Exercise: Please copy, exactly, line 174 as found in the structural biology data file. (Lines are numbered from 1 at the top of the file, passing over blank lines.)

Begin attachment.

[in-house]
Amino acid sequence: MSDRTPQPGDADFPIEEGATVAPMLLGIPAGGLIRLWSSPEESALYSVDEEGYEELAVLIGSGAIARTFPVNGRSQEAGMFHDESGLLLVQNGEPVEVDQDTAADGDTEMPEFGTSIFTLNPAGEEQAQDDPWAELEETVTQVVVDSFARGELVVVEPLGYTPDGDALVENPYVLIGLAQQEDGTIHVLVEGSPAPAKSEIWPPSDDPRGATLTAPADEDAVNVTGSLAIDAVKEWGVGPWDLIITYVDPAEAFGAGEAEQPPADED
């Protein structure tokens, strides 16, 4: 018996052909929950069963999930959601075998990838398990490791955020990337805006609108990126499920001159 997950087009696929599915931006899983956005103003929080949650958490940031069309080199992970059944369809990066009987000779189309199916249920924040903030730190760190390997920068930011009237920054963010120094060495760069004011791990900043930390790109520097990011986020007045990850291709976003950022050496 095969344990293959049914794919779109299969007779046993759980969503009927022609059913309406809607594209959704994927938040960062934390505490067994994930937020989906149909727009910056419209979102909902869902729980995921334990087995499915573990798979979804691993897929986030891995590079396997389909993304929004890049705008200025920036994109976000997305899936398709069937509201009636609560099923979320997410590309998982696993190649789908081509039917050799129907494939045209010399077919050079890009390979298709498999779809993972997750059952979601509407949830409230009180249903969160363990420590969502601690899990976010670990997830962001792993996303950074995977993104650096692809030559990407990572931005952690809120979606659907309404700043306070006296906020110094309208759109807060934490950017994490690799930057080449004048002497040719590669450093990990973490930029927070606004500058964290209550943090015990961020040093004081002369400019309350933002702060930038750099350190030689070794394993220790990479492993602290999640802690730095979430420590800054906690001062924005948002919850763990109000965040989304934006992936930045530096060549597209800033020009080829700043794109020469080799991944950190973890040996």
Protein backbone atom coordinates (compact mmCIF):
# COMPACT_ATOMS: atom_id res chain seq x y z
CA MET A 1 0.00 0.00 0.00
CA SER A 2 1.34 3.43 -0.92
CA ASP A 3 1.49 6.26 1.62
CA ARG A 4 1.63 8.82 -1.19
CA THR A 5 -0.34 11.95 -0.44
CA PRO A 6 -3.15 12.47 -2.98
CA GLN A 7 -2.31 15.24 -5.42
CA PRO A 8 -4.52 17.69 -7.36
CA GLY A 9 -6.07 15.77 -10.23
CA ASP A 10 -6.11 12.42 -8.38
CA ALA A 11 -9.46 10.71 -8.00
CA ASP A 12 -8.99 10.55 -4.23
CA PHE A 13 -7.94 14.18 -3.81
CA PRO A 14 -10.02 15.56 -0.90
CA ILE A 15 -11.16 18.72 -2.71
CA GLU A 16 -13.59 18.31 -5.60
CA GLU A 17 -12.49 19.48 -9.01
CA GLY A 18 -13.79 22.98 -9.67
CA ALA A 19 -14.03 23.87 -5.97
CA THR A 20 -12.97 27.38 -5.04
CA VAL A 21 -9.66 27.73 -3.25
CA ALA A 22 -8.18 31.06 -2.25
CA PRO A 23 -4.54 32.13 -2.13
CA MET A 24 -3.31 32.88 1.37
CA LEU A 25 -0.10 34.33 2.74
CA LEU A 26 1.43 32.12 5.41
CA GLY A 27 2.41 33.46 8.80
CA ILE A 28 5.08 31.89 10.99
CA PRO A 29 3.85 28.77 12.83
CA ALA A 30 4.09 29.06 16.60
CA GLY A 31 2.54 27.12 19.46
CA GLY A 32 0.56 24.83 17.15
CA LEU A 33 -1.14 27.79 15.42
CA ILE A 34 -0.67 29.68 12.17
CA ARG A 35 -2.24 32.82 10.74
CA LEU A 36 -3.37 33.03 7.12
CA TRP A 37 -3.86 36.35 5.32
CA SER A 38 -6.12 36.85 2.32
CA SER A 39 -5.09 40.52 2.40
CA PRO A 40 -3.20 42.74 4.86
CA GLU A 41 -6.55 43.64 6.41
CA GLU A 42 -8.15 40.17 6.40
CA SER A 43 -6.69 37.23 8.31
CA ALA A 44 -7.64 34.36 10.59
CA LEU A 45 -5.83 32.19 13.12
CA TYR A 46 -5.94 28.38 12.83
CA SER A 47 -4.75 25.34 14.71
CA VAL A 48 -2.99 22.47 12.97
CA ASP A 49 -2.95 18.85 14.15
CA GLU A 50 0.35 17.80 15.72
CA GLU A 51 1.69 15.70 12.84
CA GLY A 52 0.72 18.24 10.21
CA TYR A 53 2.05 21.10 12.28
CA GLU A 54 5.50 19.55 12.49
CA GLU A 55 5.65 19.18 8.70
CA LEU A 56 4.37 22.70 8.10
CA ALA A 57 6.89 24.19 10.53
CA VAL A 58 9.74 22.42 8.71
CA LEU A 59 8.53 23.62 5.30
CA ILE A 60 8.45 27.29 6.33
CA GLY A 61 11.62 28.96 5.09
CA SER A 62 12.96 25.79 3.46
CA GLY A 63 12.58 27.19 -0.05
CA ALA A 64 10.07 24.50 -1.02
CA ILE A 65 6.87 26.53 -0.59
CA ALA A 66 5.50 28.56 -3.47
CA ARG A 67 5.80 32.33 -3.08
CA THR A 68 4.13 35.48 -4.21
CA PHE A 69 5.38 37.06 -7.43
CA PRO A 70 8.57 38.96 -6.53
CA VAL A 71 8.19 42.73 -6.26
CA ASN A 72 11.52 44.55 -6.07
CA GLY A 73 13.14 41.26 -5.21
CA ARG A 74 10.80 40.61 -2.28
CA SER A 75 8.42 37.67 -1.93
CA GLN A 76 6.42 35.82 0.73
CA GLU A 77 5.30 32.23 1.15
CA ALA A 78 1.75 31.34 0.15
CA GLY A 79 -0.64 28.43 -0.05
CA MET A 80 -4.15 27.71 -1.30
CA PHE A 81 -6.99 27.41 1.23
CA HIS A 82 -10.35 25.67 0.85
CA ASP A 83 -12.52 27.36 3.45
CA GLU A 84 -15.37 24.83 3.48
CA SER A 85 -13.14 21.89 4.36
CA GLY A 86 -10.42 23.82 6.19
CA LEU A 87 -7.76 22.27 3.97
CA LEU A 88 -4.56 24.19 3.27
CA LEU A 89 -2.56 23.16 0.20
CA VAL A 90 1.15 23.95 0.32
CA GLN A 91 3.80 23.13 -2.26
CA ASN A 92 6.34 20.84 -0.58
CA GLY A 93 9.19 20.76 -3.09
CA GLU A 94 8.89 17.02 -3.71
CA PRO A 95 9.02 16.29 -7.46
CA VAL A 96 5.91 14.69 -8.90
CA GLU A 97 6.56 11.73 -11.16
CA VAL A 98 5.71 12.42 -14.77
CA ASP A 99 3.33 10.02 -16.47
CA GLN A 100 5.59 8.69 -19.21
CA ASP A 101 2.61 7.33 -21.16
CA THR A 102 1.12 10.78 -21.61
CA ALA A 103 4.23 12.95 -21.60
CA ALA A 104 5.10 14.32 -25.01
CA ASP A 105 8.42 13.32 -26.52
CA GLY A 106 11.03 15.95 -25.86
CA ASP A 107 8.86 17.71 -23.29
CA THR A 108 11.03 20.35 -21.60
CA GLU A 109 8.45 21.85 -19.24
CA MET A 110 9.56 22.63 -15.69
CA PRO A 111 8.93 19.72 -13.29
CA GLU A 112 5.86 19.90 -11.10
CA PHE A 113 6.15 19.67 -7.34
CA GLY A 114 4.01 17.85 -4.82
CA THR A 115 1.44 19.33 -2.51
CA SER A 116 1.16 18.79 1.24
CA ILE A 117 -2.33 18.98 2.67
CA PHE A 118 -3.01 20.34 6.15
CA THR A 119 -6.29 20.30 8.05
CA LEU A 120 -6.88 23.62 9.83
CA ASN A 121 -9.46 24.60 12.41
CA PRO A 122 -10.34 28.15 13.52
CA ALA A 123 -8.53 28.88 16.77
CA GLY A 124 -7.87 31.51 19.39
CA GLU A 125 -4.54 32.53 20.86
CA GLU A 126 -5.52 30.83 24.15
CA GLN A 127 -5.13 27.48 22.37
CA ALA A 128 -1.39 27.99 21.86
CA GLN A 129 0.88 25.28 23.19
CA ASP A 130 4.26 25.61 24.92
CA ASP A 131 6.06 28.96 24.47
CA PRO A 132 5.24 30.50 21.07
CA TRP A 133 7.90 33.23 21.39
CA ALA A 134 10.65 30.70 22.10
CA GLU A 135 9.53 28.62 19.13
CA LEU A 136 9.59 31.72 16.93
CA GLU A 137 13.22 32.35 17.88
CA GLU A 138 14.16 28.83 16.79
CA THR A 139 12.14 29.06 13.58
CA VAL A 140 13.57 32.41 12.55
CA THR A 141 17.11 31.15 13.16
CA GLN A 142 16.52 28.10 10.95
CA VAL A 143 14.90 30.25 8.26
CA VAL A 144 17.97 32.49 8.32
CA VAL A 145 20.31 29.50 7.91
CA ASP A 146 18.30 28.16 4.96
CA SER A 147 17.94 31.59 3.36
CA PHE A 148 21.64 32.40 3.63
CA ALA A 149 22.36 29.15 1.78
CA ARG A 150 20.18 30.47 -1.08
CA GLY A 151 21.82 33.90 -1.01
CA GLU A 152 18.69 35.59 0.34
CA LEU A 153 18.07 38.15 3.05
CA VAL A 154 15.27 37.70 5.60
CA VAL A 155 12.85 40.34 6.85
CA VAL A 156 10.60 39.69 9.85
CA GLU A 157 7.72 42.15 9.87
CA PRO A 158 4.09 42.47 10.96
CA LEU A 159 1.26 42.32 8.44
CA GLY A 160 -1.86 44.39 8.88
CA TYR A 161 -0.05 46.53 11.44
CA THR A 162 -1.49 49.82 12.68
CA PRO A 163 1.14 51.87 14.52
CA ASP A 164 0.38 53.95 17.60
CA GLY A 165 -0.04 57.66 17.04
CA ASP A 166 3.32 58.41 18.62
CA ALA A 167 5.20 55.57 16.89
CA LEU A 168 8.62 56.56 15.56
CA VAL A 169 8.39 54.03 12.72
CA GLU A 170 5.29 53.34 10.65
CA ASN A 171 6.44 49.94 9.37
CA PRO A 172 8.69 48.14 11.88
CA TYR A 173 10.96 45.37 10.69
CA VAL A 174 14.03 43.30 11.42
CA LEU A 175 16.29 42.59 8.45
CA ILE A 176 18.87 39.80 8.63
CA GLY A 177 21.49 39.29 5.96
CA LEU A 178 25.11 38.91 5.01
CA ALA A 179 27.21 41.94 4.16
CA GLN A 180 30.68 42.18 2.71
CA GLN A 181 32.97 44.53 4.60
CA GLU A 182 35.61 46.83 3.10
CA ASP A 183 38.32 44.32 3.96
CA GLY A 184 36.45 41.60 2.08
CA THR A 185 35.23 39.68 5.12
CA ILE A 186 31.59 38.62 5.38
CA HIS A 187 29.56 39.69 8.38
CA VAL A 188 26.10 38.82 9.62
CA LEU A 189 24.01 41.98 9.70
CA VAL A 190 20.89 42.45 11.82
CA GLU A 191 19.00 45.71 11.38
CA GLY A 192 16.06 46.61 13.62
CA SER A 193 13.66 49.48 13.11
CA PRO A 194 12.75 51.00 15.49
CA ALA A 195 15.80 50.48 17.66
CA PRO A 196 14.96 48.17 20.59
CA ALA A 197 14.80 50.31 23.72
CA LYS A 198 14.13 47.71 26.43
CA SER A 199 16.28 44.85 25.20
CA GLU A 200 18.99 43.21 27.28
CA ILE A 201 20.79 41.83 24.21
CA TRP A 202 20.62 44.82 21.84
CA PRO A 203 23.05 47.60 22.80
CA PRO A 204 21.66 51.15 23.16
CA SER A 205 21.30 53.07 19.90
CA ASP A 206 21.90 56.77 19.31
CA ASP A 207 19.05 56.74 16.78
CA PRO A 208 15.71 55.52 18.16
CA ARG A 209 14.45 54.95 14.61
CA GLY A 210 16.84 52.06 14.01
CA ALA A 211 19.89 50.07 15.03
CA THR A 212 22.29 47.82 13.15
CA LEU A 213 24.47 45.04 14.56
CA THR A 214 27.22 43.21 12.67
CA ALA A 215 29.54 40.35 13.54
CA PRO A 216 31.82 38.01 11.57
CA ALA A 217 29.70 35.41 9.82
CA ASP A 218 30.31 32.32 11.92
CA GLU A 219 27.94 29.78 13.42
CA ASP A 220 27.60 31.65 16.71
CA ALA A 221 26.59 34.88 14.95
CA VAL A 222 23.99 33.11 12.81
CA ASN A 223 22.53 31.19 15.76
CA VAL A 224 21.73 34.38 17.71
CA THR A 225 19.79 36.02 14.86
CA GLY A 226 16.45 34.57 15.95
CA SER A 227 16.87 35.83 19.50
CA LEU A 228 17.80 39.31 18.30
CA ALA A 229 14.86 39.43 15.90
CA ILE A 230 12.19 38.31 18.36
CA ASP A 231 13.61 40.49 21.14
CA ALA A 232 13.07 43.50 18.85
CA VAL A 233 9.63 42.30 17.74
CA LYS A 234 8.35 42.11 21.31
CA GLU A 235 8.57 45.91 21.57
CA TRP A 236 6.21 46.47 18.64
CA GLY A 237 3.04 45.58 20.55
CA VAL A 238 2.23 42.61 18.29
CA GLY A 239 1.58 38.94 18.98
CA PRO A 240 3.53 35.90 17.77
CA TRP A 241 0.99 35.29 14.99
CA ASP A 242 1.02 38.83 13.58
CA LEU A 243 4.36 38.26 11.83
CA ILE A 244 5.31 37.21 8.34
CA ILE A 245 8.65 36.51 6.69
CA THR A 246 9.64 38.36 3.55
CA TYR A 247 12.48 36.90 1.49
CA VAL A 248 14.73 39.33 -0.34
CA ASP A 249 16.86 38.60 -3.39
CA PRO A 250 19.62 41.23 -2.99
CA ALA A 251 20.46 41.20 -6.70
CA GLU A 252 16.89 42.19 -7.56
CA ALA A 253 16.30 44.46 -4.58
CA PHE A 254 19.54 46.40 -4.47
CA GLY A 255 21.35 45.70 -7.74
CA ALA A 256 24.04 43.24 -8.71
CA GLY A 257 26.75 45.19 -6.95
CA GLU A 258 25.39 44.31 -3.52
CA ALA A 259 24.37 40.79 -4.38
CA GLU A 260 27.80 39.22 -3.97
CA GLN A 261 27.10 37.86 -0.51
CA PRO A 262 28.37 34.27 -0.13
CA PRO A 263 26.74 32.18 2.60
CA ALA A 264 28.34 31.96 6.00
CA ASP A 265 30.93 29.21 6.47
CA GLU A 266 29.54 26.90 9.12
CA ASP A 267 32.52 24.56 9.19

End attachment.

CA VAL A 169 8.39 54.03 12.72